Genealogical research is customarily motivated by a sense associated to the pressing need to feel that one belongs to a clan, a set of people connected to each other by various degrees of kinship, ideally culminating with the progenitor from whom it all originated.
The lineage of a family usually reaches a certain number of past generations until, because of the lack of accurate data, it comes to a halt. The notion of belonging remains nonetheless intact.
“Genealogy of a Body’ implies the research of a starting point temporally positioned in the future and not, as in genealogical research, in the past. It begins with a series of already shaped subjects, with parental status, which, following hybridisation after hybridisation, decrease in number until they reach the last child, heir to past combinations and poured into my contemporary totem.
I am particularly seduced by the essence of things, by a focal point, towards which the plurality of elements is projected as a whole, as if they were one. But why are humans attracted to it ?
Essence is the last step of knowledge that indicate to us the nature of a given thing or being. It’ something precise that leaves no mental clutter and allows to trace, through a work of abstraction, the outline of a shared reality.
It is like doing a big clean-up in the countless crossings that we experience on a daily basis and in the accumulation of nets/networks that become increasingly dense along the stretch of our life. One reaches the need to constantly form new anchoring points from which to begin again to structure one’s thoughts. Such repetitiveness in the research forms a pleasantly comforting handhold and places the utopia of the origin, or of the essence of things, in opposite balance to the mortal and uncertain condition of humans.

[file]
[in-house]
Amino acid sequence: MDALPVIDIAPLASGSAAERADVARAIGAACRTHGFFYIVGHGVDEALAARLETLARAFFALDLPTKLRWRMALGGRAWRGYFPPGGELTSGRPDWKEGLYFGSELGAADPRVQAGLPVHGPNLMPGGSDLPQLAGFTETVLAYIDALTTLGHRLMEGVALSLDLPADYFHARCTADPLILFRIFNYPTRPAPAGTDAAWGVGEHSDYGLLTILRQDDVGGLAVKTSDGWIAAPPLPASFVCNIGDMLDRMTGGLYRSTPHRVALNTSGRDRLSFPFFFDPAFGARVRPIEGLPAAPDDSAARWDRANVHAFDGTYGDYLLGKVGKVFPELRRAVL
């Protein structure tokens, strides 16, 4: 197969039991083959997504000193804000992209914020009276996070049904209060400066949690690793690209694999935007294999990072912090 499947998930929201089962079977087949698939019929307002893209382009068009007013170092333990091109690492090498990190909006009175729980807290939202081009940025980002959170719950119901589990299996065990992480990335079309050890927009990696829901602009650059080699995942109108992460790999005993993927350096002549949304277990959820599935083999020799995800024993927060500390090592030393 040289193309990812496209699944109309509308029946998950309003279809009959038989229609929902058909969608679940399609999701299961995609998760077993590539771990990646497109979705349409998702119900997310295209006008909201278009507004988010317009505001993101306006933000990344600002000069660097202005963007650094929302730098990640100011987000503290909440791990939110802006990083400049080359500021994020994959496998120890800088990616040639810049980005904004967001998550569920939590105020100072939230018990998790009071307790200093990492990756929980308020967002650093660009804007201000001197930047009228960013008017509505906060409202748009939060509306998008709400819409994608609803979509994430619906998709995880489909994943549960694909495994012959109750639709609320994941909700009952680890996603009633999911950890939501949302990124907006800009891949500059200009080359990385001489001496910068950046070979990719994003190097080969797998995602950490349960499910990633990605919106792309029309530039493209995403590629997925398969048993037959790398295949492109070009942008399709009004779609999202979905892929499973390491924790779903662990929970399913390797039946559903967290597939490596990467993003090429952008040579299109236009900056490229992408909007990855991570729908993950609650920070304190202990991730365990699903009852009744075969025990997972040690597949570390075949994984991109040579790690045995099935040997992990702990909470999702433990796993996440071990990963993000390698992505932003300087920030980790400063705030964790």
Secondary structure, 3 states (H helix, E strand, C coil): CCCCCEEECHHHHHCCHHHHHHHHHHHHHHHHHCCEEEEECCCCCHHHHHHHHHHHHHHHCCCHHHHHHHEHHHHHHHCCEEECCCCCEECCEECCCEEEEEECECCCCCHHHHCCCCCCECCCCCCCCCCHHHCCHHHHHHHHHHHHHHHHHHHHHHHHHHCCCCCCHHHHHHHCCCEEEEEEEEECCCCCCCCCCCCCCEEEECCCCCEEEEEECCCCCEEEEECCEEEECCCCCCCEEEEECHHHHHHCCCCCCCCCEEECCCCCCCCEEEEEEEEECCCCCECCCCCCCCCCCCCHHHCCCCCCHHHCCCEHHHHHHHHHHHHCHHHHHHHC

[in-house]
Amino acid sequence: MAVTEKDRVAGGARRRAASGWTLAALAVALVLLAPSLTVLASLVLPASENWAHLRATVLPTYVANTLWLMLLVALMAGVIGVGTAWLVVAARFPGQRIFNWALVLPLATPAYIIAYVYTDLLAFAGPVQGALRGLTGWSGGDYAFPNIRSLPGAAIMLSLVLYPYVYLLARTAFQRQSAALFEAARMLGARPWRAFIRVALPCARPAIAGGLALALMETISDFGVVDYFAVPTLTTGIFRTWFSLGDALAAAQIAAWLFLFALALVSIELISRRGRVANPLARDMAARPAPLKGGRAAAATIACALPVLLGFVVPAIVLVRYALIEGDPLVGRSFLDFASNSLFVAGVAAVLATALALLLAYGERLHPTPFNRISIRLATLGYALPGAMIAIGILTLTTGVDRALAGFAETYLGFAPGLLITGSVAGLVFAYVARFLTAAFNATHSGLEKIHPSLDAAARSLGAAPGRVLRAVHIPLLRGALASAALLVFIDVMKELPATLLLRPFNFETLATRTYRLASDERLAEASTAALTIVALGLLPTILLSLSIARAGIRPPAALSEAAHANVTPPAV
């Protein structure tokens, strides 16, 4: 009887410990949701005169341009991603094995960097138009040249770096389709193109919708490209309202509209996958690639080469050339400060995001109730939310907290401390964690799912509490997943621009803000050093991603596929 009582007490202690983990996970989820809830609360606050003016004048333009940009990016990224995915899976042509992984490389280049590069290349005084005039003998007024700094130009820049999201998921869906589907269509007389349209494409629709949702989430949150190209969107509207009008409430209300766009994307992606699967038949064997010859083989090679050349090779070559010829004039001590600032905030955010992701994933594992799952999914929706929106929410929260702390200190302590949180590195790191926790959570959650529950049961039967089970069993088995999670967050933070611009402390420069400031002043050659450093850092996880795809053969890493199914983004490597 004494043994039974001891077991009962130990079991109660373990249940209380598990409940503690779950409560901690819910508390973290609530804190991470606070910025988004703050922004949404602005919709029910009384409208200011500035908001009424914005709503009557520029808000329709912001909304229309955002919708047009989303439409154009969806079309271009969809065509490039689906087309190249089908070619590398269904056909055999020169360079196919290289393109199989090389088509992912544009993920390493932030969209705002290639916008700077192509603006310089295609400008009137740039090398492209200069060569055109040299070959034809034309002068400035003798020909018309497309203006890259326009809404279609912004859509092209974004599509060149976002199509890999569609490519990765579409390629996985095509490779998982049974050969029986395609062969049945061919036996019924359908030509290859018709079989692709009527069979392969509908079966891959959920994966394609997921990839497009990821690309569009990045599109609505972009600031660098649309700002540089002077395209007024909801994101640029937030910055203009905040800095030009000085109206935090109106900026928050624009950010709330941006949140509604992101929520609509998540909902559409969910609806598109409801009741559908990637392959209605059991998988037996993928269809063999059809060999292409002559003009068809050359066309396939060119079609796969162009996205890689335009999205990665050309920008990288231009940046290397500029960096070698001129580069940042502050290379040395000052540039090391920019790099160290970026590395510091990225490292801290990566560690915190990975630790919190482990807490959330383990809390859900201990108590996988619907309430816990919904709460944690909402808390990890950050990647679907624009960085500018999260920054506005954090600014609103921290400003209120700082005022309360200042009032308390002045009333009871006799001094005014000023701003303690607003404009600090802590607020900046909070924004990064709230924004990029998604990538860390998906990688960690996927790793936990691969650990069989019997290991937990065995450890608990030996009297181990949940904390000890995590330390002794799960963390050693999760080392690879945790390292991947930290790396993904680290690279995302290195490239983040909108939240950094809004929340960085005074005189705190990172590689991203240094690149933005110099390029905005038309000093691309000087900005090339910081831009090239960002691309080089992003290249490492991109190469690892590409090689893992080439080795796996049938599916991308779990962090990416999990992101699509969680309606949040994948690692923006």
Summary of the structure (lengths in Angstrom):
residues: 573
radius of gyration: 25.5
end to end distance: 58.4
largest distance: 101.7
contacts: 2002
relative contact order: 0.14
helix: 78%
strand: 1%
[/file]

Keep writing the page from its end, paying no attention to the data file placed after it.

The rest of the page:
The cross-section of mankind, which is delivered by the series, is relegated to the perpetual cyclicality of life and arises through a selection of human stereotypes identified in 12 source subjects. Two-dimensional shapes, without any content. If we were to quote Borges : ‘they are mirrors that appear full, but are empty”. By their nature, they reflect images of themselves which, as such, imply indeed a content, which will not be material but ideal and linked to totemism. Thanks to these different combinations I obtain, through the hybridisation of initially the source subjects, and subsequently by the hybridised ones, a synthesis that will attempt to reveal the essence of the thing in itself.
“Genealogy of a Body’ is also a child of the ‘big data’ era.
Once the line of the potential for analysis of that incredible amount of data we generate has been crossed, spawns the opportunity to predict what is to come, to know the orientation of the masses as never before, to determine with mathematical accuracy the motion of our souls. In this momentum I tackled the will to search, through a limited number of human subjects, my own contemporary totem.
A synthesis resulting from processing of over 3000 macro photographs portraying human details, which then formed the first 12 parent figures, ensued by various degrees of hybridisation until reaching the first subject, or last in the sense of time, loaded with the baggage of all its predecessors, and therefore the most ancient. A conclusive figure, imaginary, able to fulfil the function of the totem of a primitive tribe and, subsequently, projected into our present, the gnawing of a future threatened by our needs in contrast with our urges.